We climb higher and higher in time with the rising sun. In a soft floaty bounce we drift up and down through the early morning air in search of a breeze. On this quiet, tranquil morning the soft hues of daybreak put on the most arresting exposition: stunning desert scenery as far as the eye can see.
Denis, my pilot on this new adventure, guides us through the skies, chatting away with charm and an easy familiarity. He speaks fluent French to the visiting couple in the basket compartment across from mine. They have been on this flight before, albeit with Denis’ father Eric at the helm more than two decades ago. That is how long the Hesemans have been floating over the Namib. What started with one balloon catering to a handful of guests in the early 90s is now a major operation. With at least three balloons in the sky each morning (weather permitting) and four permanent pilots on staff, Namib Sky has created a wonderful, immersive and spectacular vantage point from which guests of the plentiful lodges and establishments in the area can view the wonders of Sossusvlei and its surrounds.
For an hour, cameras snap away at the horizon. At the dunes in the distance, at the other balloon floating along east of us and at the gemsbok wandering on the ground some 100 metres below. As we near our landing destination we are treated to a close-up view of the dunes dramatically curved in texture, shape and shadows. In the smoothest manoeuvre I’ve ever seen a balloon pilot make (do take into account that this was my first ever balloon flight), Denis delicately puts the balloon basket down on the back of the waiting trailer… Aided, of course, by his ground crew who did most of the delicate manoeuvring.
Though the crew in the sky is obviously incredibly important (they have decades of experience between them), without their ground crew, Eric, Denis, Mike and Lenny would not be the successful skippers they are. The ‘Sky Boys’ (the moniker they’ve given to themselves) play an integral role in the operations at Namib Sky. They do a lot of the hard work. The heavy lifting. Packing up a balloon weighing several hundred kilograms, manoeuvring the giant baskets and the clean-up ‘brooming’ that takes place in the desert sands to keep it pristine after each landing are no easy tasks. The ‘Sky Girls’ prepare the delicious champagne breakfast you enjoy after setting down in a remote desert location, complete with home baked pastries and other treats.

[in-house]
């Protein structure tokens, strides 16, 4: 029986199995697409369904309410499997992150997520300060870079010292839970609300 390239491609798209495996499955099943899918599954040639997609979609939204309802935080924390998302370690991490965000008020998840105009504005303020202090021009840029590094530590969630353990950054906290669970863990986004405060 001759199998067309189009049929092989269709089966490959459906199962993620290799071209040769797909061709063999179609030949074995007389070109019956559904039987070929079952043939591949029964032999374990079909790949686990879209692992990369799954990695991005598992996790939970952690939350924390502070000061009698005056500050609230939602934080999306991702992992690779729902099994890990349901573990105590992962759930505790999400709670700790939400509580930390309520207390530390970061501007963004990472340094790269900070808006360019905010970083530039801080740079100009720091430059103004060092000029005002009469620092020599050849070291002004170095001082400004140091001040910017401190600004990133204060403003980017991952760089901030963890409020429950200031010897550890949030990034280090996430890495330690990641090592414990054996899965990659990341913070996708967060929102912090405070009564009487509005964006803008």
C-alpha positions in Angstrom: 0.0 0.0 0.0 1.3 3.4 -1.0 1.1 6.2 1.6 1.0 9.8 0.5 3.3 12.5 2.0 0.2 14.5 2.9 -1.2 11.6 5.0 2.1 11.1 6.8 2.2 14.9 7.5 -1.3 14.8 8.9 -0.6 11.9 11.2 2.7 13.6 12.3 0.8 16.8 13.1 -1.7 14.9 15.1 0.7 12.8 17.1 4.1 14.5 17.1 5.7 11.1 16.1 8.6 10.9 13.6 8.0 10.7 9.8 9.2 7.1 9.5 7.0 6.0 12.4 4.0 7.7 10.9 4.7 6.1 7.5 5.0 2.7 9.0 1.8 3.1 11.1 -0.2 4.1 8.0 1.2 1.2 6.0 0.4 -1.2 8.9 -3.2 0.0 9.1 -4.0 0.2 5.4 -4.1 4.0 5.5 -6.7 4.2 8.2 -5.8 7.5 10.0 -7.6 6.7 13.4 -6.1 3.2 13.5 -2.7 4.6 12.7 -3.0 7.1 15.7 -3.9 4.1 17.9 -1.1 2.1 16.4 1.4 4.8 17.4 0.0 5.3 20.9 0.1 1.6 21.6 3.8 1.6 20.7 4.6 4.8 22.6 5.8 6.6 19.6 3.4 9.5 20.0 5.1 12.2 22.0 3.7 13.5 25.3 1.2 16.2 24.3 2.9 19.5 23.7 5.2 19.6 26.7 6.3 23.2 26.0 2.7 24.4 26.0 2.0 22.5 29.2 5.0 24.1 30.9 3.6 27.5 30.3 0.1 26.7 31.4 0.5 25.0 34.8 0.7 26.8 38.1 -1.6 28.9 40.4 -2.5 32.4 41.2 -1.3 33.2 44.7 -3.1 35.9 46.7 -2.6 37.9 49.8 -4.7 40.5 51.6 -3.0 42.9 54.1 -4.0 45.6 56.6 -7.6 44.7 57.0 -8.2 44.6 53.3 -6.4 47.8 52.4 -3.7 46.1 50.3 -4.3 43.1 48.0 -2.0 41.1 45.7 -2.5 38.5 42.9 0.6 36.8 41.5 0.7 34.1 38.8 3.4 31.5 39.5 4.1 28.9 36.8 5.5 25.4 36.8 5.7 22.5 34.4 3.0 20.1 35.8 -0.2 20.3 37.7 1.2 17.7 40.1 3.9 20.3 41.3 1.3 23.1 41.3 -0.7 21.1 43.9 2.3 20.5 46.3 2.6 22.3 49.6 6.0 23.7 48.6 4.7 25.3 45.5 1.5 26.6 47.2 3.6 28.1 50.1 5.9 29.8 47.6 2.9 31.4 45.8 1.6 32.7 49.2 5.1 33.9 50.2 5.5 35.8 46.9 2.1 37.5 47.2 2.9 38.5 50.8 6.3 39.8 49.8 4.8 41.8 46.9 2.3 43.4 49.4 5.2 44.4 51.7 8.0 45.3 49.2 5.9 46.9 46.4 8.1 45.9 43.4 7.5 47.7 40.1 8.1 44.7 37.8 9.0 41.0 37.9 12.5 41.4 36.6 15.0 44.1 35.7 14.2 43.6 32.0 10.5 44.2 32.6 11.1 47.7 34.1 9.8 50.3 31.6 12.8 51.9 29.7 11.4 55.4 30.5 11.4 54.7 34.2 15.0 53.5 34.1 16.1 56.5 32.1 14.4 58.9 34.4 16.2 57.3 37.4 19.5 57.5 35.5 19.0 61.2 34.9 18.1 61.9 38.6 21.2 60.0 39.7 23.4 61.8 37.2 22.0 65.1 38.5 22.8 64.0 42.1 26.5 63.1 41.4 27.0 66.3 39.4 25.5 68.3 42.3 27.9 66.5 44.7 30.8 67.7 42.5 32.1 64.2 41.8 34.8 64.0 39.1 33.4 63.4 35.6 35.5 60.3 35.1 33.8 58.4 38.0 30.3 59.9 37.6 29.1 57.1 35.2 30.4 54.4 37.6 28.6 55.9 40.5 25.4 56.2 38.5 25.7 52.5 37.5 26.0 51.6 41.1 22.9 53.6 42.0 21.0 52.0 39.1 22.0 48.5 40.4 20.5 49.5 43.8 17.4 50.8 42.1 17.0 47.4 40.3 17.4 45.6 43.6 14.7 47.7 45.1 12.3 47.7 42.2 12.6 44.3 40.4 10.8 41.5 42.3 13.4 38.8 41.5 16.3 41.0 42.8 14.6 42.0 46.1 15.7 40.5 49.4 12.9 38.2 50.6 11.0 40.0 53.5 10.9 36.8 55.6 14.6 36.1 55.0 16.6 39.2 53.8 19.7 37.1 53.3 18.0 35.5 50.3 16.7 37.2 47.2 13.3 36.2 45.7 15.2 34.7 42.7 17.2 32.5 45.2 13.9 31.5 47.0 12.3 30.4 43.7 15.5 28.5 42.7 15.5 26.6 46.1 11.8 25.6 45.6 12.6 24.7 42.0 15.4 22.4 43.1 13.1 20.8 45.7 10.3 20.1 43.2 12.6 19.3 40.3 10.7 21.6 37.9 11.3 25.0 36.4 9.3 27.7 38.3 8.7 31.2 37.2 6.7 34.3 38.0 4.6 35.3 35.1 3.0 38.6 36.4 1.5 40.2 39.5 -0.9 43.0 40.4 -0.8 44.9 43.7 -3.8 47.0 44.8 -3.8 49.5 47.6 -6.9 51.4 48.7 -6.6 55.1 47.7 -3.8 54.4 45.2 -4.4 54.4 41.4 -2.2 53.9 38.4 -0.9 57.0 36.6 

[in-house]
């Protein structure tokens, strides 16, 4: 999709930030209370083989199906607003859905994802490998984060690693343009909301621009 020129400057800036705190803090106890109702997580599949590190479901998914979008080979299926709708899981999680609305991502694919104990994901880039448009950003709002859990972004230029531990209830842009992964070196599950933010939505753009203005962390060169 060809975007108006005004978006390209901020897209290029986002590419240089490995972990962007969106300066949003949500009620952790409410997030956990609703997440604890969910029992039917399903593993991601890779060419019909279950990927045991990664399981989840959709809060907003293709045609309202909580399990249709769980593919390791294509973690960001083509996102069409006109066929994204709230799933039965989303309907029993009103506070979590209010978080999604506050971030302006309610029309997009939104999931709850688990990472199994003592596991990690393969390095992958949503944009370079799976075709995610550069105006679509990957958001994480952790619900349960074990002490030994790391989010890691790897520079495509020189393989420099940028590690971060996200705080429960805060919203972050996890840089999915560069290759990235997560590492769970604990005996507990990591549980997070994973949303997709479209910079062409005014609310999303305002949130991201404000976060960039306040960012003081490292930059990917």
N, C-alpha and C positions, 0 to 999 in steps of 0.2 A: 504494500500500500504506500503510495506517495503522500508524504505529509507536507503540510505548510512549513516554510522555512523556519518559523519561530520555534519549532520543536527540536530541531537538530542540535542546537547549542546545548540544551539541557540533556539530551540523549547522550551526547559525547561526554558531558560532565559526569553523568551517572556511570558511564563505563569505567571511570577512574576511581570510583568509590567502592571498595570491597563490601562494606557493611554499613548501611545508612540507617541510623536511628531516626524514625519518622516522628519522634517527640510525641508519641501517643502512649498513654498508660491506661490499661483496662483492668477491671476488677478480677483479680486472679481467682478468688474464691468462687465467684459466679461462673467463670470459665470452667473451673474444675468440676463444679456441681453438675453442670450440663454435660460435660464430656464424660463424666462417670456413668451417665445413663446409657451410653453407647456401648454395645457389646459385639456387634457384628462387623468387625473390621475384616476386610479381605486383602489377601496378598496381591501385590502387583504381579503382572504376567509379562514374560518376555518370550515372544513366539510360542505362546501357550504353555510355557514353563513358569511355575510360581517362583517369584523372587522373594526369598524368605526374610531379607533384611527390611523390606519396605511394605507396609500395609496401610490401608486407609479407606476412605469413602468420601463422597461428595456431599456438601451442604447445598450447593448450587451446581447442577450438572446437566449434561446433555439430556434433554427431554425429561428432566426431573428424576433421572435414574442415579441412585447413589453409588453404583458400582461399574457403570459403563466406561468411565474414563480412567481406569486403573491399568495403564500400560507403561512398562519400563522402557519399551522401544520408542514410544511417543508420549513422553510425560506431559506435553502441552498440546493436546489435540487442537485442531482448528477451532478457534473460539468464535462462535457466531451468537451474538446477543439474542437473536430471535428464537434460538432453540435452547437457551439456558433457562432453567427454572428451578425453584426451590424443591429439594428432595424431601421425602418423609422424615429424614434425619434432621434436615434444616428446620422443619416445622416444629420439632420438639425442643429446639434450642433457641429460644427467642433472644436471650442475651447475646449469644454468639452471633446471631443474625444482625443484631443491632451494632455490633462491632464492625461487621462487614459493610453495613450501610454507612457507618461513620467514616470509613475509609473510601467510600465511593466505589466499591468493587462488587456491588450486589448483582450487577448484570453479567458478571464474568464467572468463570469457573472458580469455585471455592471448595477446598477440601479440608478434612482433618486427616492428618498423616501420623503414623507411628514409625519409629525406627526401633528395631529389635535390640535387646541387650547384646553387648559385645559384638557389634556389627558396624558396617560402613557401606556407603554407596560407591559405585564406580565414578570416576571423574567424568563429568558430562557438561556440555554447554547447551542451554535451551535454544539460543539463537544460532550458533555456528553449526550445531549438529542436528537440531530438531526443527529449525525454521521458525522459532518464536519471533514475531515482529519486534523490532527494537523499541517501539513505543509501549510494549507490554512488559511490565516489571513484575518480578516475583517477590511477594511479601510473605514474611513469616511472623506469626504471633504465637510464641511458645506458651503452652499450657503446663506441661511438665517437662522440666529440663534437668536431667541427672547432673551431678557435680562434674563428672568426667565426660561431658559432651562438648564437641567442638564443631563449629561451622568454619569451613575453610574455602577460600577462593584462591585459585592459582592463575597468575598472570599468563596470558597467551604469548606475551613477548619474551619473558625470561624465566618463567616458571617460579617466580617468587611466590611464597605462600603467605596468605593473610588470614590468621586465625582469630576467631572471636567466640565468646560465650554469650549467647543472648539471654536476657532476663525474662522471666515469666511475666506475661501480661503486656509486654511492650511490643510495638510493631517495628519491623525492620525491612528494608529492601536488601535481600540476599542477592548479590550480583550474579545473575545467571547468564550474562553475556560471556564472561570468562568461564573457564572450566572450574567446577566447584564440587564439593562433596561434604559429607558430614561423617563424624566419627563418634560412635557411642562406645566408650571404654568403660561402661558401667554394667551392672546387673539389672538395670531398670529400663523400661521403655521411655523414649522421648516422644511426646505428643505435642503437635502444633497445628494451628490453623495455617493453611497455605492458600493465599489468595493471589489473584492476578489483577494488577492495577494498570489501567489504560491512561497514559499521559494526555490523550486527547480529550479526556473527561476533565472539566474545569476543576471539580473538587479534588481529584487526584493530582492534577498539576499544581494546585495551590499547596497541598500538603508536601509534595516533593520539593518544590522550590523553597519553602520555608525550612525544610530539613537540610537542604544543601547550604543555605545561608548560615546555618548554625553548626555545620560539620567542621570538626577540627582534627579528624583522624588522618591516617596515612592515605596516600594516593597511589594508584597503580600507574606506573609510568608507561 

In my dreams tonight and in memories for years to come I will remember this morning. How we sailed down the Tsauchab Valley. The dunes on both sides glowing in their iconic red tinge. They have been slowly rusting over millennia. Frank Sinatra gently croons in my head… Come fly with me, let’s fly, fly away…
As we near the wooden door with a sign that reads “Little Bugs” we hear the laughter. A soccer ball comes flying over the low wall. Once inside we realise that its origin points to the lively game being played on a lawn within those walls.
Classrooms. A play area. A dining hall and kitchen. Right here in the middle of the desert. Not really something one would expect to find, yet here it is. The Little Bugs Early Development Programme was started by Namib Sky a few years ago. Here, children from families living and working at lodges in the area are given the opportunity to receive education close to home, instead of having to be sent some 2 to 3 hours away to the nearest town. A bus makes the trek each morning, picking up kids in the vicinity for a day of fun and learning, breakfasts, snacks and lunches served, before taking them home again each day. In their well-appointed classrooms with doting teachers and caregivers at the helm, the Little Bugs are tutored from pre-school to early primary school. In 2018 the school had 25 pupils. Andreia Hesemans notes that they expect to have 30 next year.
In an adjoining room at the centre, sewing machines and all manner of materials and necessities have been set up as part of another community project for ladies from the area. They create lovely arts and crafts with vibrant African print fabrics. Namib Sky provides the equipment, facilities and materials needed and then, once the handiwork is complete, buys the crafts from the ladies and sells them to lodges across Namibia which put them up for sale in their curio shops. Each item has a tag with the crafter’s name “Made with Love by…”. With a brightly coloured stuffed rhino toy under my arm (made with love by Diana) I wave goodbye to a chorus of singing children as my journey continues onward into the desert.
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